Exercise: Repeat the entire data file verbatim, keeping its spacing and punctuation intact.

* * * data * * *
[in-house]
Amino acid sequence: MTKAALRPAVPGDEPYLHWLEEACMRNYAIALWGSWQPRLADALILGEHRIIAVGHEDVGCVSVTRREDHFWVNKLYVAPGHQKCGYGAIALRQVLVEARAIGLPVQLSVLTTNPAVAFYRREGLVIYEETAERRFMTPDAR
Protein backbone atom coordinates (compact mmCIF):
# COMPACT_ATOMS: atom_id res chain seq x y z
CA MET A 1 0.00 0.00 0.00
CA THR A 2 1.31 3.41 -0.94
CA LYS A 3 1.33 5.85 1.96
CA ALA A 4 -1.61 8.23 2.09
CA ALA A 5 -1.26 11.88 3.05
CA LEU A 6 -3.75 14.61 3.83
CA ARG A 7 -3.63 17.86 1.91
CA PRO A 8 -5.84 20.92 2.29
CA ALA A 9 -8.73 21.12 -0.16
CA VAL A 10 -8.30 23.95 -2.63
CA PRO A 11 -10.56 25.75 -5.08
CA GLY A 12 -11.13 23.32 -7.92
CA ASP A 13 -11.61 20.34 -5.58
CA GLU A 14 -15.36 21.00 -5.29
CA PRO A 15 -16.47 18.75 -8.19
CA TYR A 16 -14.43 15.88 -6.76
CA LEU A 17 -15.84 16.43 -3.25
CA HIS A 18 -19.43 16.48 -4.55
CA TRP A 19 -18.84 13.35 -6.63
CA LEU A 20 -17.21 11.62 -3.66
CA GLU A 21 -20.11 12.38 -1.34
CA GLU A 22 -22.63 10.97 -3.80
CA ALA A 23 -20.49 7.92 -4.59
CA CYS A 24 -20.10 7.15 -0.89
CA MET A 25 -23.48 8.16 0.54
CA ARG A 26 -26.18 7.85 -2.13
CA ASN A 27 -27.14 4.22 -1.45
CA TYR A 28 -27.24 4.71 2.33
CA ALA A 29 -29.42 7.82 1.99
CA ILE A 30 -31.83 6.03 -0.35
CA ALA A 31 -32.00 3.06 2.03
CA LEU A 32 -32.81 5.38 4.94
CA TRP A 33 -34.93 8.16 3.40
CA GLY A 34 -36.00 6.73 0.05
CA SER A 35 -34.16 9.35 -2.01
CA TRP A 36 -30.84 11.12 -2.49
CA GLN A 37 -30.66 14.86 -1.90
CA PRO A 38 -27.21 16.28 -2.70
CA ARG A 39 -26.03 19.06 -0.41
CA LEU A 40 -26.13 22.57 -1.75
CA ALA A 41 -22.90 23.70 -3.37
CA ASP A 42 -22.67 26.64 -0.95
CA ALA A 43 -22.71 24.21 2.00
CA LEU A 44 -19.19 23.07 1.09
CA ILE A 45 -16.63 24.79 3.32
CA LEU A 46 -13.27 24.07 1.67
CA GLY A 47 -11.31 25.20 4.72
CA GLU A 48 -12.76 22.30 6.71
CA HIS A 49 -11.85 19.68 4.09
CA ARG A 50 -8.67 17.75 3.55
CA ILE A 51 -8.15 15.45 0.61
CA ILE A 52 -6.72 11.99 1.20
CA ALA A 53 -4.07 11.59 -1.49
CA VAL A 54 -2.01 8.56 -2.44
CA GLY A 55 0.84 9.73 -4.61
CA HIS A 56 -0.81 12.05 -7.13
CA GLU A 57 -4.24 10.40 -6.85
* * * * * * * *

[in-house]
Amino acid sequence: MTKAALRPAVPGDEPYLHWLEEACMRNYAIALWGSWQPRLADALILGEHRIIAVGHEDVGCVSVTRREDHFWVNKLYVAPGHQKCGYGAIALRQVLVEARAIGLPVQLSVLTTNPAVAFYRREGLVIYEETAERRFMTPDAR
Protein backbone atom coordinates (compact mmCIF):
# COMPACT_ATOMS: atom_id res chain seq x y z
CA MET A 1 0.00 0.00 0.00
CA THR A 2 1.31 3.41 -0.94
CA LYS A 3 1.33 5.85 1.96
CA ALA A 4 -1.61 8.23 2.09
CA ALA A 5 -1.26 11.88 3.05
CA LEU A 6 -3.75 14.61 3.83
CA ARG A 7 -3.63 17.86 1.91
CA PRO A 8 -5.84 20.92 2.29
CA ALA A 9 -8.73 21.12 -0.16
CA VAL A 10 -8.30 23.95 -2.63
CA PRO A 11 -10.56 25.75 -5.08
CA GLY A 12 -11.13 23.32 -7.92
CA ASP A 13 -11.61 20.34 -5.58
CA GLU A 14 -15.36 21.00 -5.29
CA PRO A 15 -16.47 18.75 -8.19
CA TYR A 16 -14.43 15.88 -6.76
CA LEU A 17 -15.84 16.43 -3.25
CA HIS A 18 -19.43 16.48 -4.55
CA TRP A 19 -18.84 13.35 -6.63
CA LEU A 20 -17.21 11.62 -3.66
CA GLU A 21 -20.11 12.38 -1.34
CA GLU A 22 -22.63 10.97 -3.80
CA ALA A 23 -20.49 7.92 -4.59
CA CYS A 24 -20.10 7.15 -0.89
CA MET A 25 -23.48 8.16 0.54
CA ARG A 26 -26.18 7.85 -2.13
CA ASN A 27 -27.14 4.22 -1.45
CA TYR A 28 -27.24 4.71 2.33
CA ALA A 29 -29.42 7.82 1.99
CA ILE A 30 -31.83 6.03 -0.35
CA ALA A 31 -32.00 3.06 2.03
CA LEU A 32 -32.81 5.38 4.94
CA TRP A 33 -34.93 8.16 3.40
CA GLY A 34 -36.00 6.73 0.05
CA SER A 35 -34.16 9.35 -2.01
CA TRP A 36 -30.84 11.12 -2.49
CA GLN A 37 -30.66 14.86 -1.90
CA PRO A 38 -27.21 16.28 -2.70
CA ARG A 39 -26.03 19.06 -0.41
CA LEU A 40 -26.13 22.57 -1.75
CA ALA A 41 -22.90 23.70 -3.37
CA ASP A 42 -22.67 26.64 -0.95
CA ALA A 43 -22.71 24.21 2.00
CA LEU A 44 -19.19 23.07 1.09
CA ILE A 45 -16.63 24.79 3.32
CA LEU A 46 -13.27 24.07 1.67
CA GLY A 47 -11.31 25.20 4.72
CA GLU A 48 -12.76 22.30 6.71
CA HIS A 49 -11.85 19.68 4.09
CA ARG A 50 -8.67 17.75 3.55
CA ILE A 51 -8.15 15.45 0.61
CA ILE A 52 -6.72 11.99 1.20
CA ALA A 53 -4.07 11.59 -1.49
CA VAL A 54 -2.01 8.56 -2.44
CA GLY A 55 0.84 9.73 -4.61
CA HIS A 56 -0.81 12.05 -7.13
CA GLU A 57 -4.24 10.40 -6.85